Revisiting Electric Scooters

Canadian Clinical Blog by Sheilagh Sherman, BA, BHScOT, MHM, OT Reg. (Ont.) - Sunrise Medical

Clinical Corner first addressed electric mobility scooters in Scooters: The Essentials of What You Need to Know. With spring emerging in many parts of Canada after a long winter, and with summer just around the corner, it is a good time to revisit electric scooters as the promise of good weather often leads us to think about outdoor mobility.

This month, let’s continue our look at what differentiates models of scooters, even amongst those from the same manufacturer. Size of the scooter is an obvious differentiating feature. Some scooters are designed to be compact for travel, while others are designed for indoor and outdoor use. The length of the scooter will affect the turning radius and maneuverability of the scooter, with a longer scooter having a larger turning radius and less maneuverability than a smaller scooter. The benefit of a longer wheelbase over a shorter wheelbase is a smoother ride. Other features that add to a smooth ride are larger wheels and pneumatic (air-filled) tires. Foam-filled tires have the benefit of being flat-free; however, the ride will not be as smooth as a pneumatic-tire. A suspension system will also add to the smoothness of the ride.

Other differentiating features between models of scooters are the maximum speed available and the maximum potential range. Having the possibility of higher maximum speed may be important for individuals driving scooters outdoors. The potential range is the distance the scooter will travel on a given battery charge. There are many things that affect the actual range, such as weight of the individual, driving patterns and terrain. In general, if a scooter has a choice of battery sizes, larger capacity batteries will offer greater range.

Scooters also vary in their weight capacities. Therefore, it is important to know the maximum user weight of the scooter, particularly if an individual is approaching the maximum weight capacity of a particular model. Another model may be a safer choice.

For individuals driving scooters in hilly terrains or up ramps, it is important to look at the maximum safe slope, or the incline rating, of the scooter. The maximum safe slope is the angle of incline that the motor can push the scooter up a slope while all wheels remain on the ground. It is the angle that has been found and proven to be safe for stability. (There will be more on stability of mobility devices in a future Clinical Corner article.) Some scooters will have active anti-tippers at the rear of the scooter to help prevent the scooter from tipping backwards if the individual drives up a slope that is too steep for the scooter. Some anti-tippers have the ability to move up as the individual drives over obstacles while still helping to keep the wheels connected to the ground when going up slopes.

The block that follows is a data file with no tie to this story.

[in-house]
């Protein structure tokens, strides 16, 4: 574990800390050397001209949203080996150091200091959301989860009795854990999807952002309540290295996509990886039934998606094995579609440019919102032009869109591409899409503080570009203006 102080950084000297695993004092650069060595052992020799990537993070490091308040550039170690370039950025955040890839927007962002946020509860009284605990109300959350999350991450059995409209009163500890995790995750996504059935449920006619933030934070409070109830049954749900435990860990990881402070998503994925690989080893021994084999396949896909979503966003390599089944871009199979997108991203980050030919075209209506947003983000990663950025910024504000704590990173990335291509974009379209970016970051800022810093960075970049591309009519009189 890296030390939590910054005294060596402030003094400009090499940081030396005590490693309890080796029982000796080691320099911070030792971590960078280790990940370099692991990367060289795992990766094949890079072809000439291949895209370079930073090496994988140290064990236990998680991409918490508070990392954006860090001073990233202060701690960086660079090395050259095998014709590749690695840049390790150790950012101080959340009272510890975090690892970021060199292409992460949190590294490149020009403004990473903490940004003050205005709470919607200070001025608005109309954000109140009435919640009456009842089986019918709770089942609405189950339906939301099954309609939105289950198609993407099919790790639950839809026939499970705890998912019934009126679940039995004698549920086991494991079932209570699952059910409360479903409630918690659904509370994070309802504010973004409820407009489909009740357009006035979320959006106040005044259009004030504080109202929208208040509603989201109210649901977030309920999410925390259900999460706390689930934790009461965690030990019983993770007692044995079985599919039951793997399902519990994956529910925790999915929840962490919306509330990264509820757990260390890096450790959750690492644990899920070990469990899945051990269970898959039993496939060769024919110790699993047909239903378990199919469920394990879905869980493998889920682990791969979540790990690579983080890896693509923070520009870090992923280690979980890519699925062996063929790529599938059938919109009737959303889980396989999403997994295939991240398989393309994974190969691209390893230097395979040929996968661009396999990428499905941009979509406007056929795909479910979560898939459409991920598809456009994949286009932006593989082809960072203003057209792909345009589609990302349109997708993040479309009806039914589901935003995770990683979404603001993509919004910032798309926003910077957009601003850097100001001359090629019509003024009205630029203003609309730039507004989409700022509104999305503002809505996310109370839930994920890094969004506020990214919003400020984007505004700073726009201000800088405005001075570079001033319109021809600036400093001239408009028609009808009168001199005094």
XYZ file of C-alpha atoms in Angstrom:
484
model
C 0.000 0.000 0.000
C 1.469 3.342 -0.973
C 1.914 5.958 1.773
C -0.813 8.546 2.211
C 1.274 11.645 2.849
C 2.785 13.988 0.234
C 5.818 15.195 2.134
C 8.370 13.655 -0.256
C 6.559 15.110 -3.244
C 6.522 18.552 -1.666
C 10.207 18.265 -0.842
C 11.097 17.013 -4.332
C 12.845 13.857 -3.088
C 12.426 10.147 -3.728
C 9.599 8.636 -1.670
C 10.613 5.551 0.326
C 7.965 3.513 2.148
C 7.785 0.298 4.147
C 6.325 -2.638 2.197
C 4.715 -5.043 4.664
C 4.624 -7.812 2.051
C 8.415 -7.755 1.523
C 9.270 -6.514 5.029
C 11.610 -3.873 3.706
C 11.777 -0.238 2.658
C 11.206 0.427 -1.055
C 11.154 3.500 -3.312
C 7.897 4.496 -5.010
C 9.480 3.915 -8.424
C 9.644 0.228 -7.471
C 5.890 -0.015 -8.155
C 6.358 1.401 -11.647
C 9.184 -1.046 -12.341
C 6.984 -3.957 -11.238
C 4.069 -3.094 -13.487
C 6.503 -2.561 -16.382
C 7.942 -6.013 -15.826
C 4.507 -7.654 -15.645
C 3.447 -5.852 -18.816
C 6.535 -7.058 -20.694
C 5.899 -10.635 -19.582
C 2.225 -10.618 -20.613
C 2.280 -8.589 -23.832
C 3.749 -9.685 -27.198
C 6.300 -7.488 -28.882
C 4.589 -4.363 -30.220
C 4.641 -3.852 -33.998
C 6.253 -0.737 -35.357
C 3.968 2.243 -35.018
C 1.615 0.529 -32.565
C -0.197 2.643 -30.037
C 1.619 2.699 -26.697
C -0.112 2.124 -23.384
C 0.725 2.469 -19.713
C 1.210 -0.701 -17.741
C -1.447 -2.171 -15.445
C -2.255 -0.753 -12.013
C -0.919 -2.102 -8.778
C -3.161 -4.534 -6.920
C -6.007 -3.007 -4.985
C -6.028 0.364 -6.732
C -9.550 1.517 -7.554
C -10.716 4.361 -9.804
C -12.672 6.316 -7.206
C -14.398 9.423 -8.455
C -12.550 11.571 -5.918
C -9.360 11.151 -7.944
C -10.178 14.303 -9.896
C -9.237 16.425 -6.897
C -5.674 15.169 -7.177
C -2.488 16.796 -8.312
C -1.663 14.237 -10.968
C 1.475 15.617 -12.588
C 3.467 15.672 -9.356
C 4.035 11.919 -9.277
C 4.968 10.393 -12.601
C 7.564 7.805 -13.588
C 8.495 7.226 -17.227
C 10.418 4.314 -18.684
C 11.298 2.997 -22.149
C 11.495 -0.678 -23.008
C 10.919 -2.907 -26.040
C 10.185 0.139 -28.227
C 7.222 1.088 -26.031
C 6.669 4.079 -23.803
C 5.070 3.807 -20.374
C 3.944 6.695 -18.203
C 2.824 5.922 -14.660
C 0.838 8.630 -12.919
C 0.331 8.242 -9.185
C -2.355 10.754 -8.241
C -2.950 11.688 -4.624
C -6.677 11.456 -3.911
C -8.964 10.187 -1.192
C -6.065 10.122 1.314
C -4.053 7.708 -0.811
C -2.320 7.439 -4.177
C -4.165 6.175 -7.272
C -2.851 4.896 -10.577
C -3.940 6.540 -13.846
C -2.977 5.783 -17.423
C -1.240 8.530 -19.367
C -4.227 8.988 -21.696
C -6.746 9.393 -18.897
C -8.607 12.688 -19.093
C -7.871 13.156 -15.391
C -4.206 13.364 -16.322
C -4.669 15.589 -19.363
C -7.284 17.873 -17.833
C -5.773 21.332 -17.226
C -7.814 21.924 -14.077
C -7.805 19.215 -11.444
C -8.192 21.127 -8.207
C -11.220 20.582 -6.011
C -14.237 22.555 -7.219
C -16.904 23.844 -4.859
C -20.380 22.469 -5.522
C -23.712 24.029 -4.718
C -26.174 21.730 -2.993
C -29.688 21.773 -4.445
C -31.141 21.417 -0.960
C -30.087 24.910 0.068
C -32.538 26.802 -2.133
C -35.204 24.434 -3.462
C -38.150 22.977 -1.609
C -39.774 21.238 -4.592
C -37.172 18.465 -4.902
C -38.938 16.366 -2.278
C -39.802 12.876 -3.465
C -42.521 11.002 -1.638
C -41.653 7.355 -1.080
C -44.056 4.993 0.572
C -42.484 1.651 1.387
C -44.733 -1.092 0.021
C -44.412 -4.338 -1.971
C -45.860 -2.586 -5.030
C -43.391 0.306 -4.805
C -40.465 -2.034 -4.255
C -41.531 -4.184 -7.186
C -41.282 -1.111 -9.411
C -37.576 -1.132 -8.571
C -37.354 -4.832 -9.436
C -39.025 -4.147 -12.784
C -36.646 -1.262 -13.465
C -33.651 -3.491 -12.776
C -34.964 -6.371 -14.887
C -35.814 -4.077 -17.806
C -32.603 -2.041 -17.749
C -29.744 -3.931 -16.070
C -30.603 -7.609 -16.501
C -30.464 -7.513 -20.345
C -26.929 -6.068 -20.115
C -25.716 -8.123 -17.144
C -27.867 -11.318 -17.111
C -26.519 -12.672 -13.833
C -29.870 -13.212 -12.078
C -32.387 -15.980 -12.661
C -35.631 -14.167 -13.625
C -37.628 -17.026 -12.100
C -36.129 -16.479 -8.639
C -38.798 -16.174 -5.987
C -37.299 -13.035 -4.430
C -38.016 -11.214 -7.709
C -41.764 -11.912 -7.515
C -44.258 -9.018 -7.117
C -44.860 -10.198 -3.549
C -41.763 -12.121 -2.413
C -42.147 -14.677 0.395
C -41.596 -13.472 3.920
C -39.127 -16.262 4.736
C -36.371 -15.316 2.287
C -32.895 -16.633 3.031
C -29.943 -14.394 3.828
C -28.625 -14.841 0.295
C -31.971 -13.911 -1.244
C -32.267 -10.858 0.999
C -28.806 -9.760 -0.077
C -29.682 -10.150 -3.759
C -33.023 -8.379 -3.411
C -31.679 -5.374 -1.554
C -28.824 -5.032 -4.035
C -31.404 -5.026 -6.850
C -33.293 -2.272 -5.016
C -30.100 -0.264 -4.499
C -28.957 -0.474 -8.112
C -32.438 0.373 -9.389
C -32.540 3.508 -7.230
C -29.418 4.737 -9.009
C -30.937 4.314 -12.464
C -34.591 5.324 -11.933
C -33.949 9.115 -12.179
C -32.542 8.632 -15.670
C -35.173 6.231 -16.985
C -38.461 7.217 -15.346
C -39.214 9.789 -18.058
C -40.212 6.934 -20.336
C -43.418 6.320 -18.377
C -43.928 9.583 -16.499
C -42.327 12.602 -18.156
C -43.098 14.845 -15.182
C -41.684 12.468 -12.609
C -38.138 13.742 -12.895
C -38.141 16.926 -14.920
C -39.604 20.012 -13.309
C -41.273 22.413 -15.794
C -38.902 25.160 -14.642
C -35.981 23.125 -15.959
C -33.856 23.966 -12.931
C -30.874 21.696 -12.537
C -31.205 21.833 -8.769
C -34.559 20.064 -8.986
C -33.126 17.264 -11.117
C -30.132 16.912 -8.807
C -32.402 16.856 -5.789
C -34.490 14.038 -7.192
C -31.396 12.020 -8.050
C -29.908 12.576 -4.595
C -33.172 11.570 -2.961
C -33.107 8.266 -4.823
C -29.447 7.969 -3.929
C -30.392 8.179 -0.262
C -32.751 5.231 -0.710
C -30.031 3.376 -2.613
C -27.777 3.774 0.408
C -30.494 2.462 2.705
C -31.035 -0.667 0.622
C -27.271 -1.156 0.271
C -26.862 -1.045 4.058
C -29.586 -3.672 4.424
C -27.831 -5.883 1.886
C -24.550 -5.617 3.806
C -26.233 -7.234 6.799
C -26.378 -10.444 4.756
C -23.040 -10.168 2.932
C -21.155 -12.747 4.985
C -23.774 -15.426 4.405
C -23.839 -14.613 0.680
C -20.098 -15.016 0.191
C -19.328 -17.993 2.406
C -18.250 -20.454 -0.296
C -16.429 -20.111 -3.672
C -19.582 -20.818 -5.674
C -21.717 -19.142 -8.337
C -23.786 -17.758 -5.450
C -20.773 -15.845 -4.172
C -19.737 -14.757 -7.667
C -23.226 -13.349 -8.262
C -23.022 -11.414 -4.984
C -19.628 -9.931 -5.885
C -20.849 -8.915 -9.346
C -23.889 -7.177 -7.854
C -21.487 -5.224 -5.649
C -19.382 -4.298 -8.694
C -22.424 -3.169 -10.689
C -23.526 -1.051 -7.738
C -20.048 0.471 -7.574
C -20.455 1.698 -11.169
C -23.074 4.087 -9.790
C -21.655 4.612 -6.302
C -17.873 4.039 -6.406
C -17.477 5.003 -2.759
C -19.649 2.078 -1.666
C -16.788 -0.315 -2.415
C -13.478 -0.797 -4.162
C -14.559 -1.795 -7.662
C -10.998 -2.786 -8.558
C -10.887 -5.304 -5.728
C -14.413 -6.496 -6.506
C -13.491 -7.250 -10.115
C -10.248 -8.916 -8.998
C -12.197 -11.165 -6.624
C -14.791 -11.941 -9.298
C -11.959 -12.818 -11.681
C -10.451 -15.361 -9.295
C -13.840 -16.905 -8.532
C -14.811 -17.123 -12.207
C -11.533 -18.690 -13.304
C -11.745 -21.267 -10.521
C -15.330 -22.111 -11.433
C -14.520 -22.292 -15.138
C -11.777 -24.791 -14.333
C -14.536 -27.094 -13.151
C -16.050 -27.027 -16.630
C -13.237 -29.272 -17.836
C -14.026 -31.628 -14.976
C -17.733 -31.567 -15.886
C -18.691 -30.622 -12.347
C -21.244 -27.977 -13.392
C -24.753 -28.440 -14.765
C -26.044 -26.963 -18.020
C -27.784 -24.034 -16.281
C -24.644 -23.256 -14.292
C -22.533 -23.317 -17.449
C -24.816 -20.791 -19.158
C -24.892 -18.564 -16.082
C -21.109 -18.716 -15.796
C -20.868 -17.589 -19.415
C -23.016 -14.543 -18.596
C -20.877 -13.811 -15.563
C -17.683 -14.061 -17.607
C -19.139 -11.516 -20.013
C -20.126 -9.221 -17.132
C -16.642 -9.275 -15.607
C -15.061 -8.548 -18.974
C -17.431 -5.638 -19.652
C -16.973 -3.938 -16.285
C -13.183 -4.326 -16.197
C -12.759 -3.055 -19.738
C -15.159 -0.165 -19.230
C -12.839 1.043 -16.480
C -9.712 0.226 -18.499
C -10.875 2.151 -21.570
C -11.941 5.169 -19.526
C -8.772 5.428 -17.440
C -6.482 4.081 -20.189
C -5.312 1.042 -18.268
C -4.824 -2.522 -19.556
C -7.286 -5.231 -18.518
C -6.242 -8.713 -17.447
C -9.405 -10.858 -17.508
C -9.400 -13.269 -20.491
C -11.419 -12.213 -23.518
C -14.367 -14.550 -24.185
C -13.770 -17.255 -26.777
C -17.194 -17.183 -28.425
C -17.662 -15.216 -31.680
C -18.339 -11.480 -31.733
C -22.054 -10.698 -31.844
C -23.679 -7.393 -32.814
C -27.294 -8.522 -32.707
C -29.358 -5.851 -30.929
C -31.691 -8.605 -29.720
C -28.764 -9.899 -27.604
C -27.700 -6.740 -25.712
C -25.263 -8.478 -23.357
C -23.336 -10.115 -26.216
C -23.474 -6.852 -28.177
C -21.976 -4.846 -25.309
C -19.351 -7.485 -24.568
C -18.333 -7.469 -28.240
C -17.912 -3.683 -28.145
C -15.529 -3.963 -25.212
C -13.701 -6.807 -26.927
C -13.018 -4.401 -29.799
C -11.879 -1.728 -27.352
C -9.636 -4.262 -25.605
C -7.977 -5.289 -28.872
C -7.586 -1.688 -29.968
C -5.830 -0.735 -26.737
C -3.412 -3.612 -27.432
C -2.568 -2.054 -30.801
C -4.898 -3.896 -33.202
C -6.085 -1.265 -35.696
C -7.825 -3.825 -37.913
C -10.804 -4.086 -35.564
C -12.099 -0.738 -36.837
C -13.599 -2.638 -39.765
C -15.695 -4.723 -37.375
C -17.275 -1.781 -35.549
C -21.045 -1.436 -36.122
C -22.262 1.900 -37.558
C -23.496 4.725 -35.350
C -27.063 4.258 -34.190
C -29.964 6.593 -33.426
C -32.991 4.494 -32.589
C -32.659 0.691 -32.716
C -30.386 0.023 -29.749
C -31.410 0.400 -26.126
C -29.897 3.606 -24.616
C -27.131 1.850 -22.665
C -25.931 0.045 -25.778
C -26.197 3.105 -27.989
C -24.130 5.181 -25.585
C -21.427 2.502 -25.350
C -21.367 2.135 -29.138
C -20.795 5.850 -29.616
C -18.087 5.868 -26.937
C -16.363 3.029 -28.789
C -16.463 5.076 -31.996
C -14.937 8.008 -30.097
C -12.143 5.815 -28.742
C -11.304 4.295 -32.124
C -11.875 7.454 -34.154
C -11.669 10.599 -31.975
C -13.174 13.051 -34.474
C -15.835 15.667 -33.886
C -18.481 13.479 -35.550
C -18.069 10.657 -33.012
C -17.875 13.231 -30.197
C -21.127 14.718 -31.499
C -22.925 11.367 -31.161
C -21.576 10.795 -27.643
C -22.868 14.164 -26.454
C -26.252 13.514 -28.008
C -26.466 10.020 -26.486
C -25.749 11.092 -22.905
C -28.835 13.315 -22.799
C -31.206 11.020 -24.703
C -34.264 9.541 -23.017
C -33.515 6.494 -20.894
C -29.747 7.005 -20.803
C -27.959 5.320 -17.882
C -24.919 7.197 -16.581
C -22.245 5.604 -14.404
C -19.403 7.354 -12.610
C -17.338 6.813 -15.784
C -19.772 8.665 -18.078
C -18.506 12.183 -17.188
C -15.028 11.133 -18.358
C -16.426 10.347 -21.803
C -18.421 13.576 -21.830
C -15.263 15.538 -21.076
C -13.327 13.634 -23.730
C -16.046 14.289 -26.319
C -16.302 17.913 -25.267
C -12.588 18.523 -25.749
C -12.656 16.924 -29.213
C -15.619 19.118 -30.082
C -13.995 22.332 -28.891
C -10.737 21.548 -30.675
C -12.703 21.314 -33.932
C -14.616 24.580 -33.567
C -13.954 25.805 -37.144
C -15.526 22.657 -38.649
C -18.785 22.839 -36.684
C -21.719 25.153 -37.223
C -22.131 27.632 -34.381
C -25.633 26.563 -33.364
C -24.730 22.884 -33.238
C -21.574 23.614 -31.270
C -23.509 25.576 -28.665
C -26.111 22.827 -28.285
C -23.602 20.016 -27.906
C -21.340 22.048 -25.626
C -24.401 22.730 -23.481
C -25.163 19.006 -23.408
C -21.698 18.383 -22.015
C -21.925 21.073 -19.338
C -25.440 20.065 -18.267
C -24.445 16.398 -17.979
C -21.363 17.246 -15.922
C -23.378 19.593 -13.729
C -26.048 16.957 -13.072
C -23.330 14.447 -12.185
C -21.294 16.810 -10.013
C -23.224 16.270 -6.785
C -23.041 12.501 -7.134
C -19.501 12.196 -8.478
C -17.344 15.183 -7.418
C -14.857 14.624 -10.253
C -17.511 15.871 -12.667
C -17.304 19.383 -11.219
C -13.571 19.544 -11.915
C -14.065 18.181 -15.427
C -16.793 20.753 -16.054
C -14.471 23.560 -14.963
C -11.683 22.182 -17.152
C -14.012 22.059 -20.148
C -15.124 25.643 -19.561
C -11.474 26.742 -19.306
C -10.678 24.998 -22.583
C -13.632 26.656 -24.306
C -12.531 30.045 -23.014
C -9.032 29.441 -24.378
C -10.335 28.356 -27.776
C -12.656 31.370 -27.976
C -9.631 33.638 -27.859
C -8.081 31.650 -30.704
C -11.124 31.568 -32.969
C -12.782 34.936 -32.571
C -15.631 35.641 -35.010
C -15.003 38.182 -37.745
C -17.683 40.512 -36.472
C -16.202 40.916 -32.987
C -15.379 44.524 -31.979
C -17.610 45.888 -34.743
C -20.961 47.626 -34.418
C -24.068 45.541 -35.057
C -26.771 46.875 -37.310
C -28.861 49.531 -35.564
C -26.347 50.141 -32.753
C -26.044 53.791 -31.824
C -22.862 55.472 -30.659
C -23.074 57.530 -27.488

If all of the features between scooters are comparable for an individual, the deciding factors may come down to colour choices and size of the included basket. Choices in options and accessories may help an individual to select one model over another, after performance and safety issues have been addressed.

There will never be one scooter that is right for everyone; however, with diligent research, therapists can assist individuals to find scooters that are right for their needs. Being aware of various models of scooters and their differentiating features can help to ensure an optimal match is made between the individual, the environment, and the mobility device.


As always, please provide your comments, questions, and suggestions regarding Clinical Corner. Please email me at Sheilagh.Sherman@sunmed.com. I look forward to hearing from you!


Sheilagh Sherman BA, BHScOT, MHM, OT Reg. (Ont.) - Clinical Education Manager, Canada

Sheilagh Sherman, BA, BHScOT, MHM, OT Reg. (Ont.)

Sheilagh Sherman joined Sunrise Medical Canada in 2010 as a Clinical Educator. Prior to joining Sunrise, Sheilagh gained extensive clinical experience working in a variety of settings, including neurological rehabilitation, complex continuing care, and community rehabilitation. As the Clinical Education Manager, Sheilagh is a clinical resource for therapists across Canada involved in seating and mobility. She leads workshops, seminars, and webinars on the clinical aspects of seating and mobility. In addition, Sheilagh has presented at national and international conferences on seating and mobility.

Sheilagh also has an educational background that makes her well suited to the role of Clinical Education Manager. Sheilagh earned a Bachelor of Arts degree in Political Science from the University of Toronto in 1988, which enables her to understand healthcare policy and policy changes. Sheilagh graduated with a Bachelor of Health Sciences (Occupational Therapy) degree from McMaster University in 1994. In 2012, Sheilagh earned a Certificate in Adult Education/Staff Training from Seneca College. She applies adult learning principles to the workshops she leads. Finally, she also has a Master of Health Management (MHM) degree from McMaster University after graduating in 2015. Courses that Sheilagh completed during the MHM degree, such as Knowledge Translation, Evaluating Sources of Evidence, and Quality & Safety in Healthcare, assist Sheilagh in using an evidence-based approach in her work.

In her free time, Sheilagh enjoys running, in addition to practicing yoga.


Date: 2018-05-30


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